How to Lose

Morale, the will to fight, is, in fact, the will to win, or at least to reject losing. Whenever you are in a situation, a game of chess, for example, you will generally have a pretty good idea of when you have ultimately lost. Even if the finishing move is not for many more moves. You still have a sense deep in your gut that you have lost. This, in turn, reflects how you play the rest of the match. Immediately, your game, depending on your disposition, of course, will go on the defensive or is in some way resigned to your fate. You may fight a little longer, but it is no longer with the expectation of victory.

At the same time, it is often the case that you can also sense this resignation, the breaking of the will, in your opponent. In Brazilian Jiu-Jitsu, for example, one can often feel the opponent’s will break. You can sometimes literally feel the fight go out of them as they resign themselves to the loss.

From this information, you can gather at least two things: a strategy for victory and a strategy for defeat. The late-great military historian John Keegan stated that the usual metric for military victory was the number of prisoners. War, in a sense, can be boiled down to beating your opponent enough, terrifying them enough, to get them to give up. The country of Luxembourg lost only 17 men in WWII before it opted to surrender. France, who had withstood the might of Germany for years during WWI, crumbled in weeks. While it is true that Luxembourg is tiny (with modern-day Luxembourg only having a couple of hundred of thousand people) and France was defeated through their own incompetence and superior German tactics, the point still stands. They lost the will to fight.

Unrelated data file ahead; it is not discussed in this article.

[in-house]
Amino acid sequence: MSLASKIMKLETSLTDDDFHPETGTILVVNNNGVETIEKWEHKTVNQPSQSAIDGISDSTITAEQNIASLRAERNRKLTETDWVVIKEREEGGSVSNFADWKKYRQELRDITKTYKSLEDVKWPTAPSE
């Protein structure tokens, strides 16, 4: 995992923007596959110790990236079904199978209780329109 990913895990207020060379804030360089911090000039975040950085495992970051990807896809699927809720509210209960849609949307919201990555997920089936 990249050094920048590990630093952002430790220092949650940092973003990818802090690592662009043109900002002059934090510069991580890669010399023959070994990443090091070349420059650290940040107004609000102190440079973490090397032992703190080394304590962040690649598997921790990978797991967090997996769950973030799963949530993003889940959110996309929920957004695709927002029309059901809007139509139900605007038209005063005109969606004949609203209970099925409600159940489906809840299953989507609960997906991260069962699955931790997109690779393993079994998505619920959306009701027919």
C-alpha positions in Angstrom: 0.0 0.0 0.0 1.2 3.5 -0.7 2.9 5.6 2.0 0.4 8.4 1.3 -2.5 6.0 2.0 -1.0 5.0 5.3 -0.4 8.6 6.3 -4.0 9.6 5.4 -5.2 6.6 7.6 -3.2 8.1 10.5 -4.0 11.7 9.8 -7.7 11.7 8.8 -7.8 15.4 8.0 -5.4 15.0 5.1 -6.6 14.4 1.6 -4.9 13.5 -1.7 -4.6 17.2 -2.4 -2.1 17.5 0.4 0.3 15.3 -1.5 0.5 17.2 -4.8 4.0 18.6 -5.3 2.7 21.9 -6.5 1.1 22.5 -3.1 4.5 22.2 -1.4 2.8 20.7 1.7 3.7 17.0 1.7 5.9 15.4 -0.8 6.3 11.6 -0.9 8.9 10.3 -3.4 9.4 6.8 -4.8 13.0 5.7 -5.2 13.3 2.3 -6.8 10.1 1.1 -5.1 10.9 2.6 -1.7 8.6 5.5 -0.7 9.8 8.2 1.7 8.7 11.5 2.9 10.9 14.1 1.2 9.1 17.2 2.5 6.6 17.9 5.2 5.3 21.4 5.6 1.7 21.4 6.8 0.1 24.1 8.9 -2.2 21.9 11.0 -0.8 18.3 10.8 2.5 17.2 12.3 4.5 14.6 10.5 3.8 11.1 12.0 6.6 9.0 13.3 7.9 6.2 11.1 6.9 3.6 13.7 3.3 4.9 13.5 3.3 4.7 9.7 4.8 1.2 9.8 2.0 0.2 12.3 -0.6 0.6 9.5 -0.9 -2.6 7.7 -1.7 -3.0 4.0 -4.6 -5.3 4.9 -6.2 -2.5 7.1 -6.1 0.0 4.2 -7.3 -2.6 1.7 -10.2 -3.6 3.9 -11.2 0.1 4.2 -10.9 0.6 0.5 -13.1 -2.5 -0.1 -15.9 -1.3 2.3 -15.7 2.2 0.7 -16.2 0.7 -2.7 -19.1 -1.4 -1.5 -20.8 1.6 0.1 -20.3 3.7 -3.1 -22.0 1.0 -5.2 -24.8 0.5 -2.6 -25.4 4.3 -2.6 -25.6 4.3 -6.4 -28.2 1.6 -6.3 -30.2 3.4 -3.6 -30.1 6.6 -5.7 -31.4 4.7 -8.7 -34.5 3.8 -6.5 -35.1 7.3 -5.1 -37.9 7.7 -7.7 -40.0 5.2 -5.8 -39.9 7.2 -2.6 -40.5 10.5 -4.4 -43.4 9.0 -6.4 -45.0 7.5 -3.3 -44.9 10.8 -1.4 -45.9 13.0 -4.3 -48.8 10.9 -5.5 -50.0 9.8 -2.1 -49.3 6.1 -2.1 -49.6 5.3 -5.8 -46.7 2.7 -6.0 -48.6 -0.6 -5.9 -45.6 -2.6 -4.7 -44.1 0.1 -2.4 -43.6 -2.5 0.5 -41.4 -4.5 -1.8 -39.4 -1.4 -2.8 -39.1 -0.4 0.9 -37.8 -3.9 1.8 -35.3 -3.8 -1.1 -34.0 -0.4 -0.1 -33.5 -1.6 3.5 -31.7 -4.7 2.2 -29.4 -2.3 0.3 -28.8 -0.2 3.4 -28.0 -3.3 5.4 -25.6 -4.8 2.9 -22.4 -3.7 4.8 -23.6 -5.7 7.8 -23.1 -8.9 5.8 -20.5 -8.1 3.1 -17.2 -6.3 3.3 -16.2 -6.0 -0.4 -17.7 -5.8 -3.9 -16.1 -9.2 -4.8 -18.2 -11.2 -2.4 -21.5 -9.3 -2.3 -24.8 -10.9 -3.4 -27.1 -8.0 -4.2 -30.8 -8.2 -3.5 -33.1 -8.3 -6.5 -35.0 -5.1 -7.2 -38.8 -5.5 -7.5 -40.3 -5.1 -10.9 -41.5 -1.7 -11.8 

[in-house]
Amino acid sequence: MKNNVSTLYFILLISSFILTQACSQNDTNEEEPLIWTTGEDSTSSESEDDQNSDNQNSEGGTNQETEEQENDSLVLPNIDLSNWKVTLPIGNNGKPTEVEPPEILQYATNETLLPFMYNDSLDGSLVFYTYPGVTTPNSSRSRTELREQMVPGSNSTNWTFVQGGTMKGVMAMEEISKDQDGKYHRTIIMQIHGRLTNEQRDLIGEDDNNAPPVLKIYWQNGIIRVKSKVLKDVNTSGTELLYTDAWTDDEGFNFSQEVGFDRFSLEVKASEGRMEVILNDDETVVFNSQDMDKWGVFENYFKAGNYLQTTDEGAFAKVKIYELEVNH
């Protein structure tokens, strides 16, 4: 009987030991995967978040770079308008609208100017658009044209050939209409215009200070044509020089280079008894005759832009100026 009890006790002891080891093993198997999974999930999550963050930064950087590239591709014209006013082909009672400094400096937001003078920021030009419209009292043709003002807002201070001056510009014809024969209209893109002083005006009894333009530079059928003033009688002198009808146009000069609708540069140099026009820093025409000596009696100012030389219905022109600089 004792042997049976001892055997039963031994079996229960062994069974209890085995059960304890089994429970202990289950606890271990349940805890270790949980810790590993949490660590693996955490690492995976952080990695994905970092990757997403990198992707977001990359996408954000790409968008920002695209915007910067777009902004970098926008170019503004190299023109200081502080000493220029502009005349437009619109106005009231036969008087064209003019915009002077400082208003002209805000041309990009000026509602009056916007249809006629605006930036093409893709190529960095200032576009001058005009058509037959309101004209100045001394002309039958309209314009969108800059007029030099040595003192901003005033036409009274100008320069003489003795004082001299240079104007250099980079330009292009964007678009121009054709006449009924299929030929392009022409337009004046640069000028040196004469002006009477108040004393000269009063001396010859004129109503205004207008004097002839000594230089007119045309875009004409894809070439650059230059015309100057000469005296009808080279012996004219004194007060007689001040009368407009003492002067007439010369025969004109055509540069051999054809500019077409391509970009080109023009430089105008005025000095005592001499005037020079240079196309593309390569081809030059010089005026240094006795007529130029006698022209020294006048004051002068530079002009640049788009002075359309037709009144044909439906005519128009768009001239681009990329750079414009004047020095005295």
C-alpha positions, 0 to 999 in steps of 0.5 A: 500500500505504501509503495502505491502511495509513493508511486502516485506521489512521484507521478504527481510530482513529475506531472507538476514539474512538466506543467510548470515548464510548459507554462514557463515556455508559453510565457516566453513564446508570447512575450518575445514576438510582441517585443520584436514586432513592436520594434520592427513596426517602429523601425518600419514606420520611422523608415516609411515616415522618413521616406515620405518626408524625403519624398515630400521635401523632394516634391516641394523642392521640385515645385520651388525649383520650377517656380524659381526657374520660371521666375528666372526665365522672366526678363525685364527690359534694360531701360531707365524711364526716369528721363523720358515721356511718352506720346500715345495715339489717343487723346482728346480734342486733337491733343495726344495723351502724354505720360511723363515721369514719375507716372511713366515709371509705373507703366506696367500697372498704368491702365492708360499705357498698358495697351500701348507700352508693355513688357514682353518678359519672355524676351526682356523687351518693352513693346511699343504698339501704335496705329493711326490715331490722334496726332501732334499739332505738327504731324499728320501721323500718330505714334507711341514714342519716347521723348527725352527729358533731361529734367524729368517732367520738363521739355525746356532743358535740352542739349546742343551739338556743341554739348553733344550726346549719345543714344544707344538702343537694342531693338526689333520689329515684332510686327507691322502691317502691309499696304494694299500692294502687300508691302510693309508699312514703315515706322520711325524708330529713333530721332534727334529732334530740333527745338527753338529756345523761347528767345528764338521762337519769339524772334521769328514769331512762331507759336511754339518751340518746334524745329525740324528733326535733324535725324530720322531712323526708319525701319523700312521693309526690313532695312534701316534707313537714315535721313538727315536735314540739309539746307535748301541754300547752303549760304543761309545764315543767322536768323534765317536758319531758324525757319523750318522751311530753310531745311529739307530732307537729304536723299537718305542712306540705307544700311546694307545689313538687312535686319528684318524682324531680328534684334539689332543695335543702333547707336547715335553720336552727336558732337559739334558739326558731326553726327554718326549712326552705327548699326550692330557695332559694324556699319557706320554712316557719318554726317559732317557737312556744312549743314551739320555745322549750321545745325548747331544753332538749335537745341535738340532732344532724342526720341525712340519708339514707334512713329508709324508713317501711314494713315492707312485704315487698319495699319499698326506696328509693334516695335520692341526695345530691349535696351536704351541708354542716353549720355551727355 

Thus, the importance of morale. You have to believe that you not only can win but that there is a purpose or reason for you to win. The former is the hope of the inferior force, while the latter is the hope of the superior force. These hopes, or lack thereof, can make or break a chess match, a basketball game, or a war (conventional or otherwise). This is all to say that your mindset is important. And that, more importantly, you need to have hope to have the will to fight.


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